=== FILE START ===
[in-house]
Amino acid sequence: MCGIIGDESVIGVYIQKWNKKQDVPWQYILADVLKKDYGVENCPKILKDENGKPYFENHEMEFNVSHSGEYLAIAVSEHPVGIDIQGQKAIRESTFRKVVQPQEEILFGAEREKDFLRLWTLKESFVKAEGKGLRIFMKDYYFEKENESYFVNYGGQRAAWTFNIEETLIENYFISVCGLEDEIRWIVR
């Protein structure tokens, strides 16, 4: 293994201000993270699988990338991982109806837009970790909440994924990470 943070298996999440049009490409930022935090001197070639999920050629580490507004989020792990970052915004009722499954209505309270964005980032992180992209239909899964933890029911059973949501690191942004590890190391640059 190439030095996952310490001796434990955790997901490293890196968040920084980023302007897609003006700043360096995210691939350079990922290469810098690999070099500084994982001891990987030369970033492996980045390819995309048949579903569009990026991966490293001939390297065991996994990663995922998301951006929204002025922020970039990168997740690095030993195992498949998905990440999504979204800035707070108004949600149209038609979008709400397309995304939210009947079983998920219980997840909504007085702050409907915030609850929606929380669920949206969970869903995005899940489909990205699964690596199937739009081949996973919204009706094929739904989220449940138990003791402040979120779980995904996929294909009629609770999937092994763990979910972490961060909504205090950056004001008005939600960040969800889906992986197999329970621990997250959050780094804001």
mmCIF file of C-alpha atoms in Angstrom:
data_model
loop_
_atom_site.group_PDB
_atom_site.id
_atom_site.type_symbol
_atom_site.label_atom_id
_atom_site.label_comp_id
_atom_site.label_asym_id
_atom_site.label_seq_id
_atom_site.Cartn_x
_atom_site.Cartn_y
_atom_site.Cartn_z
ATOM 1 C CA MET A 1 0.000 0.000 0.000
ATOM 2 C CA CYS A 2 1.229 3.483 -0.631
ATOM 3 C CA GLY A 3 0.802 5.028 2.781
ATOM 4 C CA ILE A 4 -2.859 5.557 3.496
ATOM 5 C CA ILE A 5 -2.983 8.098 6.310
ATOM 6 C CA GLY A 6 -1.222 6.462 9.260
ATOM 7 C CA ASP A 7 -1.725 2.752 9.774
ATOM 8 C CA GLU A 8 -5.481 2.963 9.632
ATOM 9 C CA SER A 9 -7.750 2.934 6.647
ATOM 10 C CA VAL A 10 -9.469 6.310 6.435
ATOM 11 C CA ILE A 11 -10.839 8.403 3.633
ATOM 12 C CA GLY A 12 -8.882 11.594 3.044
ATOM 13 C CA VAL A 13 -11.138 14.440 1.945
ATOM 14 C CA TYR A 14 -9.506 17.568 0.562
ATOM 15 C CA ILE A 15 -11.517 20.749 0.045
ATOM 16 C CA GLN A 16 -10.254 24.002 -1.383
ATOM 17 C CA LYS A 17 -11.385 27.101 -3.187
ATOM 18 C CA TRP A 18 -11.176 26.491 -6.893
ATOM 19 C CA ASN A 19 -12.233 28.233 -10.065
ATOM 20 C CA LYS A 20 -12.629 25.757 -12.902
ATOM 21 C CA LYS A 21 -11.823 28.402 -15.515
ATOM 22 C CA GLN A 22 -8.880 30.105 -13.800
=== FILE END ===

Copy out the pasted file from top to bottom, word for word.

[in-house]
Amino acid sequence: MCGIIGDESVIGVYIQKWNKKQDVPWQYILADVLKKDYGVENCPKILKDENGKPYFENHEMEFNVSHSGEYLAIAVSEHPVGIDIQGQKAIRESTFRKVVQPQEEILFGAEREKDFLRLWTLKESFVKAEGKGLRIFMKDYYFEKENESYFVNYGGQRAAWTFNIEETLIENYFISVCGLEDEIRWIVR
């Protein structure tokens, strides 16, 4: 293994201000993270699988990338991982109806837009970790909440994924990470 943070298996999440049009490409930022935090001197070639999920050629580490507004989020792990970052915004009722499954209505309270964005980032992180992209239909899964933890029911059973949501690191942004590890190391640059 190439030095996952310490001796434990955790997901490293890196968040920084980023302007897609003006700043360096995210691939350079990922290469810098690999070099500084994982001891990987030369970033492996980045390819995309048949579903569009990026991966490293001939390297065991996994990663995922998301951006929204002025922020970039990168997740690095030993195992498949998905990440999504979204800035707070108004949600149209038609979008709400397309995304939210009947079983998920219980997840909504007085702050409907915030609850929606929380669920949206969970869903995005899940489909990205699964690596199937739009081949996973919204009706094929739904989220449940138990003791402040979120779980995904996929294909009629609770999937092994763990979910972490961060909504205090950056004001008005939600960040969800889906992986197999329970621990997250959050780094804001």
mmCIF file of C-alpha atoms in Angstrom:
data_model
loop_
_atom_site.group_PDB
_atom_site.id
_atom_site.type_symbol
_atom_site.label_atom_id
_atom_site.label_comp_id
_atom_site.label_asym_id
_atom_site.label_seq_id
_atom_site.Cartn_x
_atom_site.Cartn_y
_atom_site.Cartn_z
ATOM 1 C CA MET A 1 0.000 0.000 0.000
ATOM 2 C CA CYS A 2 1.229 3.483 -0.631
ATOM 3 C CA GLY A 3 0.802 5.028 2.781
ATOM 4 C CA ILE A 4 -2.859 5.557 3.496
ATOM 5 C CA ILE A 5 -2.983 8.098 6.310
ATOM 6 C CA GLY A 6 -1.222 6.462 9.260
ATOM 7 C CA ASP A 7 -1.725 2.752 9.774
ATOM 8 C CA GLU A 8 -5.481 2.963 9.632
ATOM 9 C CA SER A 9 -7.750 2.934 6.647
ATOM 10 C CA VAL A 10 -9.469 6.310 6.435
ATOM 11 C CA ILE A 11 -10.839 8.403 3.633
ATOM 12 C CA GLY A 12 -8.882 11.594 3.044
ATOM 13 C CA VAL A 13 -11.138 14.440 1.945
ATOM 14 C CA TYR A 14 -9.506 17.568 0.562
ATOM 15 C CA ILE A 15 -11.517 20.749 0.045
ATOM 16 C CA GLN A 16 -10.254 24.002 -1.383
ATOM 17 C CA LYS A 17 -11.385 27.101 -3.187
ATOM 18 C CA TRP A 18 -11.176 26.491 -6.893
ATOM 19 C CA ASN A 19 -12.233 28.233 -10.065
ATOM 20 C CA LYS A 20 -12.629 25.757 -12.902
ATOM 21 C CA LYS A 21 -11.823 28.402 -15.515
ATOM 22 C CA GLN A 22 -8.880 30.105 -13.800